10 things to know for today, March 21
Published 12:00 am Friday, March 21, 2014
Your daily look at late-breaking news, upcoming events and the stories that will be talked about today:
1. PUTIN: NO NEED FOR FURTHER RETALIATION AGAINST US SANCTIONS
The Russian president spoke after Obama ordered a second round of sanctions targeting about two dozen members of Putin’s inner circle and a major bank supporting them.
2. SEARCH CONTINUES FOR JET DEBRIS IN VAST INDIAN OCEAN
Planes flying deep into rough seas have found nothing so far that could be from the missing Malaysian airliner.
3. GUNMEN ATTACK FOREIGNERS IN KABUL
The restaurant inside a luxury hotel — considered one of the safest places to stay in Afghanistan — was the scene of a bloody assault that left nine people dead, including four foreigners.
4. BLACK PRESCHOOLERS MORE LIKELY TO BE SUSPENDED
The racial disparities in American education are highlighted in a new report released by the Education Department’s civil rights arm.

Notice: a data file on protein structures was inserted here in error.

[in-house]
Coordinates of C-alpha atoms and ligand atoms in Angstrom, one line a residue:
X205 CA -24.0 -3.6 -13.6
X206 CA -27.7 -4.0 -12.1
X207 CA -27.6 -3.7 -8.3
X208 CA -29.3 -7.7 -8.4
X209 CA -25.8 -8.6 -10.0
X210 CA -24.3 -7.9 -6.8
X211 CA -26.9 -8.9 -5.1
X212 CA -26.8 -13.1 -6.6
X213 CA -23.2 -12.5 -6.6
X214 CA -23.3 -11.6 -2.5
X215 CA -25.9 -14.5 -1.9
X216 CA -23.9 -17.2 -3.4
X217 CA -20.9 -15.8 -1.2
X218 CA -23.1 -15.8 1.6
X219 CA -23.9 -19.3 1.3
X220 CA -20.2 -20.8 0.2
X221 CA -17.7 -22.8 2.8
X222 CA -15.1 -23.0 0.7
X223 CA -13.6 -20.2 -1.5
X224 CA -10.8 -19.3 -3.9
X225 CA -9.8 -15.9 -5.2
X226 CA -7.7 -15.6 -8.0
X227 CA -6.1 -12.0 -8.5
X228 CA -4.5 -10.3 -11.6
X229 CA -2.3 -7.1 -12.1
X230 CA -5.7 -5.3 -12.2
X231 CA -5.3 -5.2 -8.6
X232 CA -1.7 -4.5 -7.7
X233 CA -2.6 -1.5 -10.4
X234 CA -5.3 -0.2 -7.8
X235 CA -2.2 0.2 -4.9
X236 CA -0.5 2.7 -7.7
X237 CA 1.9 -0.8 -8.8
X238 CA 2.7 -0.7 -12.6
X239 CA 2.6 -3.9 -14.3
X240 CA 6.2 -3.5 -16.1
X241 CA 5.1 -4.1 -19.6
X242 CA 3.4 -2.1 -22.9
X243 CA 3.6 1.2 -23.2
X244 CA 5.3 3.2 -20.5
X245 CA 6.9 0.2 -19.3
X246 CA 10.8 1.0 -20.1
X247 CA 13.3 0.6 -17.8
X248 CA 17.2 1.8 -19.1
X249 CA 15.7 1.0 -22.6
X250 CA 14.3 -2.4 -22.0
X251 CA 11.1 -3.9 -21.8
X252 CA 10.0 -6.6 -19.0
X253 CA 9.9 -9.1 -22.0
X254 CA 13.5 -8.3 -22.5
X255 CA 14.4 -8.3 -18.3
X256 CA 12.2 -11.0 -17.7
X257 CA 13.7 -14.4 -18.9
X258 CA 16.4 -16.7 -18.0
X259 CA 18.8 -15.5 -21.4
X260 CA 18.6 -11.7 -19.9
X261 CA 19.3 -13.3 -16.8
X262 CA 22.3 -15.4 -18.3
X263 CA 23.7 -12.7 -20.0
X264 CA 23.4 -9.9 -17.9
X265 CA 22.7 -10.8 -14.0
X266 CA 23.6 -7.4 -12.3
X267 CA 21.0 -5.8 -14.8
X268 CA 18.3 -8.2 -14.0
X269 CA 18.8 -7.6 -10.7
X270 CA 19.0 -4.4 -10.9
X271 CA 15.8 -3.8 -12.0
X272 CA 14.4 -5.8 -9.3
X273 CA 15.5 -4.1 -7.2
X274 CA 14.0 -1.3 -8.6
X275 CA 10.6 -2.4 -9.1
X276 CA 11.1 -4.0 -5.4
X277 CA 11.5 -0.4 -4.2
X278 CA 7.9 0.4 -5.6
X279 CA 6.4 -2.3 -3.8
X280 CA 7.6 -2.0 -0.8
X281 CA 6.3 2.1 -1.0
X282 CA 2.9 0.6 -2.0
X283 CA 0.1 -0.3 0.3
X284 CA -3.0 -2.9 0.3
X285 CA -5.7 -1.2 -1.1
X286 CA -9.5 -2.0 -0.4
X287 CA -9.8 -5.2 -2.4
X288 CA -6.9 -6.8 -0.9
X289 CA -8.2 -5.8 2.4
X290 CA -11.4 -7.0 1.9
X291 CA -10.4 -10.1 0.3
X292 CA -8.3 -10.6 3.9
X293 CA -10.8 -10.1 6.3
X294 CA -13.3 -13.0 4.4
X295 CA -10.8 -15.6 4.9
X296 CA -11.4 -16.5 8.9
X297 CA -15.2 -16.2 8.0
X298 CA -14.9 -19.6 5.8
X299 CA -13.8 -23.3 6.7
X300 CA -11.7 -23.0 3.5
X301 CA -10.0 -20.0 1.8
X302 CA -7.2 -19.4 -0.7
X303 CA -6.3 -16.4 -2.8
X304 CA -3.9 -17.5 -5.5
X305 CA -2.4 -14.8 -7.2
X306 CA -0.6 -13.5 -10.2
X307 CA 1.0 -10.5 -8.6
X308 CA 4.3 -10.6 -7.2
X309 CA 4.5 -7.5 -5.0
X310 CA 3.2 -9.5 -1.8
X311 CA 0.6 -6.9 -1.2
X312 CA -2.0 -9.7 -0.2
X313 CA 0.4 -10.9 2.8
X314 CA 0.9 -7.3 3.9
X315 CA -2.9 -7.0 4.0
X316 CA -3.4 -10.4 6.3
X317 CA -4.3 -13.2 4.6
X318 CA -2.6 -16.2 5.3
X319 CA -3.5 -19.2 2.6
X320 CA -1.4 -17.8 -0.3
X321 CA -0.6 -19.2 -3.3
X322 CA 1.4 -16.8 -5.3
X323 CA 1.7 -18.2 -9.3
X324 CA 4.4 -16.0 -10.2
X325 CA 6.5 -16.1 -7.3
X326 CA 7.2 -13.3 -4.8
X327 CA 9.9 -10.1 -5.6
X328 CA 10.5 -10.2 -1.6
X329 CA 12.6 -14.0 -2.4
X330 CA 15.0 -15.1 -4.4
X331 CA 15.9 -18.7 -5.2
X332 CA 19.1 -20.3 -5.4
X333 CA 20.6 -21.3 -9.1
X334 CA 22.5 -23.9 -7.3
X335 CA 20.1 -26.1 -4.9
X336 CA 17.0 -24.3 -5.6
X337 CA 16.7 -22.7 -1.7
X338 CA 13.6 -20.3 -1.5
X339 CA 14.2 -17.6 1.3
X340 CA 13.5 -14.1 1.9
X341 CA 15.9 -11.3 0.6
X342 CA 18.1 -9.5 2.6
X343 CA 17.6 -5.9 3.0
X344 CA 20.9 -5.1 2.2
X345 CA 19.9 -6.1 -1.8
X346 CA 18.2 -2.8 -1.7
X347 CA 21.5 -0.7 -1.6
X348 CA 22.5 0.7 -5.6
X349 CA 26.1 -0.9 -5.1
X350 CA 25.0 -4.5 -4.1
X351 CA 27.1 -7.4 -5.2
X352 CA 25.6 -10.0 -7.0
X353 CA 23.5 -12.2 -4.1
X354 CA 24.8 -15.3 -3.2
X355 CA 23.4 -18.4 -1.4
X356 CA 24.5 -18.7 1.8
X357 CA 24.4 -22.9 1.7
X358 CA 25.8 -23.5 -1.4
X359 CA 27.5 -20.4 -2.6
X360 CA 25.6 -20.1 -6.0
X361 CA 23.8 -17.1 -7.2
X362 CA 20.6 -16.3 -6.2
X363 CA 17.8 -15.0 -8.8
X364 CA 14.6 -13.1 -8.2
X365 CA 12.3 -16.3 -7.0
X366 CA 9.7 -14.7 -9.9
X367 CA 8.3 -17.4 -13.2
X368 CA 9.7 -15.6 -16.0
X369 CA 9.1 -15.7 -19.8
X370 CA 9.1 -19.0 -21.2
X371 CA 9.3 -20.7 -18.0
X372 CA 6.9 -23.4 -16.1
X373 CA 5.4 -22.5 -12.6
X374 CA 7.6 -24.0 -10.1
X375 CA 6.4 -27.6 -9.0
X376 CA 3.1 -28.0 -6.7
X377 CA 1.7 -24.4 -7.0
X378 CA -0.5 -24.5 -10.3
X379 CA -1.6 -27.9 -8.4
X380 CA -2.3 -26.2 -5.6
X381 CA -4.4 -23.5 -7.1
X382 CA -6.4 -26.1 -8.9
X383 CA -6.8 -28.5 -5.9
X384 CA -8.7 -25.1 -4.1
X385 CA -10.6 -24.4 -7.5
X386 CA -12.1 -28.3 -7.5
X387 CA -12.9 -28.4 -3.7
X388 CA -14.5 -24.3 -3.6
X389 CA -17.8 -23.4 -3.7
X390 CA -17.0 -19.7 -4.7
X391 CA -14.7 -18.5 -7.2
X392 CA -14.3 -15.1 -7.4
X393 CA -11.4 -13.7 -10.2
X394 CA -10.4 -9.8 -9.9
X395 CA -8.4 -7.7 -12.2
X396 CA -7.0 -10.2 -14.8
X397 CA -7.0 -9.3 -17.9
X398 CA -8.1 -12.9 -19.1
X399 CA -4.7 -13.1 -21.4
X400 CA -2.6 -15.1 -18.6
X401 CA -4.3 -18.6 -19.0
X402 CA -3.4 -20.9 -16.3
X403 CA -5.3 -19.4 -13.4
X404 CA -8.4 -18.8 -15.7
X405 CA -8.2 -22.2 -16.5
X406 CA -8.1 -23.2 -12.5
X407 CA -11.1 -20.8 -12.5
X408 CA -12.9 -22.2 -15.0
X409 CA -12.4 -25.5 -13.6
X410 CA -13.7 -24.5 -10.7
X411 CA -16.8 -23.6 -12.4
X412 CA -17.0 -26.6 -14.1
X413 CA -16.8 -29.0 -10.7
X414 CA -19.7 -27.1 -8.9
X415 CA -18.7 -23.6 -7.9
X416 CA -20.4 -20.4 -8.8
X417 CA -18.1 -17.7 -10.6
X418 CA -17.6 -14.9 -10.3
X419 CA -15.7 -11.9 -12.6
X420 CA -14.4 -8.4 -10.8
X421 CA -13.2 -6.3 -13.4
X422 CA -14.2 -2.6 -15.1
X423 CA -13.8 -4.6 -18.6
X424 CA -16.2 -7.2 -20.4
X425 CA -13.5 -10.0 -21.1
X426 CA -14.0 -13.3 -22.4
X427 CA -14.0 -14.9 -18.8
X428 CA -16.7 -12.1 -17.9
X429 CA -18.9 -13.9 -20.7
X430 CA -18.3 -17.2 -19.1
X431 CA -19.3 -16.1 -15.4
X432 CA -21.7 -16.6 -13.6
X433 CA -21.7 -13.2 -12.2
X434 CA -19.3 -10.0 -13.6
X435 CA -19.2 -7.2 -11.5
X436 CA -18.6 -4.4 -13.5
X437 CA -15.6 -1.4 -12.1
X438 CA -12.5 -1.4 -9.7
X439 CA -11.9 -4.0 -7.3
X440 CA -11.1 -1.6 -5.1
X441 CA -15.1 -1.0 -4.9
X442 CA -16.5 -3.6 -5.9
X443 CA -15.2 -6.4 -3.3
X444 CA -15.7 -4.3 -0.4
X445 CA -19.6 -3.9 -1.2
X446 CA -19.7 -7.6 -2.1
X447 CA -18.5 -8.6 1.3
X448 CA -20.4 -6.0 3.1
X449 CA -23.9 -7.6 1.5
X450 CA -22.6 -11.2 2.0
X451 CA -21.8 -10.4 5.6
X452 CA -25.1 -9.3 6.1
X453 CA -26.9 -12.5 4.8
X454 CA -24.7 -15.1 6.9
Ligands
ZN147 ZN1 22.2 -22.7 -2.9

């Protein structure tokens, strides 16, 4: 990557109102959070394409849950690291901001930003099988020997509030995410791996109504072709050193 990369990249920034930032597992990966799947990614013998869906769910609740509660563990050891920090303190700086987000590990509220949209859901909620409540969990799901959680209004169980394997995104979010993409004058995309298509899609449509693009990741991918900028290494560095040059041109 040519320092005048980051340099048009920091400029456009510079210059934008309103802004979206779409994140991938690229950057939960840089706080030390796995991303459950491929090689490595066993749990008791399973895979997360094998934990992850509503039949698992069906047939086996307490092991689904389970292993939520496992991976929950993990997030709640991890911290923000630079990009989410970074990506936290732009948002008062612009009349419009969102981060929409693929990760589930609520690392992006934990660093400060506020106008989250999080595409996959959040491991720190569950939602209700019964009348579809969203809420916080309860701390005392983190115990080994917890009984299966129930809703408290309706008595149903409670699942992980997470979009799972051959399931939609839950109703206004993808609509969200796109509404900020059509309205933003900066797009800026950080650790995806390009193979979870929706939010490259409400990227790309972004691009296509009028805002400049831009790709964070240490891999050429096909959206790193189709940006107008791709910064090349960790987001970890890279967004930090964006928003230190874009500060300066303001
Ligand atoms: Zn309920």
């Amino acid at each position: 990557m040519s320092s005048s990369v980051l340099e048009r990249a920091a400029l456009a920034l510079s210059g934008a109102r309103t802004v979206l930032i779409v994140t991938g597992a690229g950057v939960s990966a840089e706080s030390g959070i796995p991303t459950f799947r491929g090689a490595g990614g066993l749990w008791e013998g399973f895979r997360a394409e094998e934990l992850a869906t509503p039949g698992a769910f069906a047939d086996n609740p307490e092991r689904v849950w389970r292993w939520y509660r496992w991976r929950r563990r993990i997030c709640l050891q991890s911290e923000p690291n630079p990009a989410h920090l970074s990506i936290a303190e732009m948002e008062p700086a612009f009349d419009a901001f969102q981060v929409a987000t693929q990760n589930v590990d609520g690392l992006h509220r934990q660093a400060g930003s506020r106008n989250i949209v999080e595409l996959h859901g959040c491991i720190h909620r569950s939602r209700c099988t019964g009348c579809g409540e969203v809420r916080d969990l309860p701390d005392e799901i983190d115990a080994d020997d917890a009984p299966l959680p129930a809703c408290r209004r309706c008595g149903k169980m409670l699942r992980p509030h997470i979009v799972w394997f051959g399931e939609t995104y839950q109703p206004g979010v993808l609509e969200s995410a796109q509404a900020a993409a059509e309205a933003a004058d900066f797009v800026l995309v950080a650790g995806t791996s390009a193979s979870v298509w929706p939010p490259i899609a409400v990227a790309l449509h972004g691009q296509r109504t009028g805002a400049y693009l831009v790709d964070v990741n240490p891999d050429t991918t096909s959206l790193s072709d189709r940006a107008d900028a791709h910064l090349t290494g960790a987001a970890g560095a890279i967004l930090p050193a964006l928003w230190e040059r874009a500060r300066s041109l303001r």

5. MT. GOX FINDS 200,000 OF ITS MISSING BITCOINS
The bankrupt exchange says it found them in disused electronic wallets. Another 650,000 still remain unaccounted for.
6. WHO DISCOVERED THE "LOST WORLD"
Outsiders — from fishermen and poachers to developers and tourists — and they’re flocking to the Mergui archipelago in Myanmar where peaceful nomads have lived for centuries.
7. WHERE COPS CAN HAVE LEGAL SEX WITH PROSTITUTES
Honolulu police officers have urged lawmakers to keep an exemption that allows undercover officers to have sex with prostitutes during investigations.
8. VIRULENTLY ANTI-GAY PASTOR LEAVES COMPLEX LEGACY
Some believe that the Westboro Baptist Church’s Fred Phelps, who died Wednesday, actually helped the cause of gay rights by serving as such a provocative symbol of intolerance.
9. HOW GOOGLE IS GUARDING AGAINST SPYING
The company has improved the encryption technology for its flagship email service — making it harder for the NSA to intercept messages.
10. QUICK UPSETS BLEMISH NCAA BRACKETS
After the tournament’s first afternoon, about 95 percent of people who filled out brackets had missed at least one game.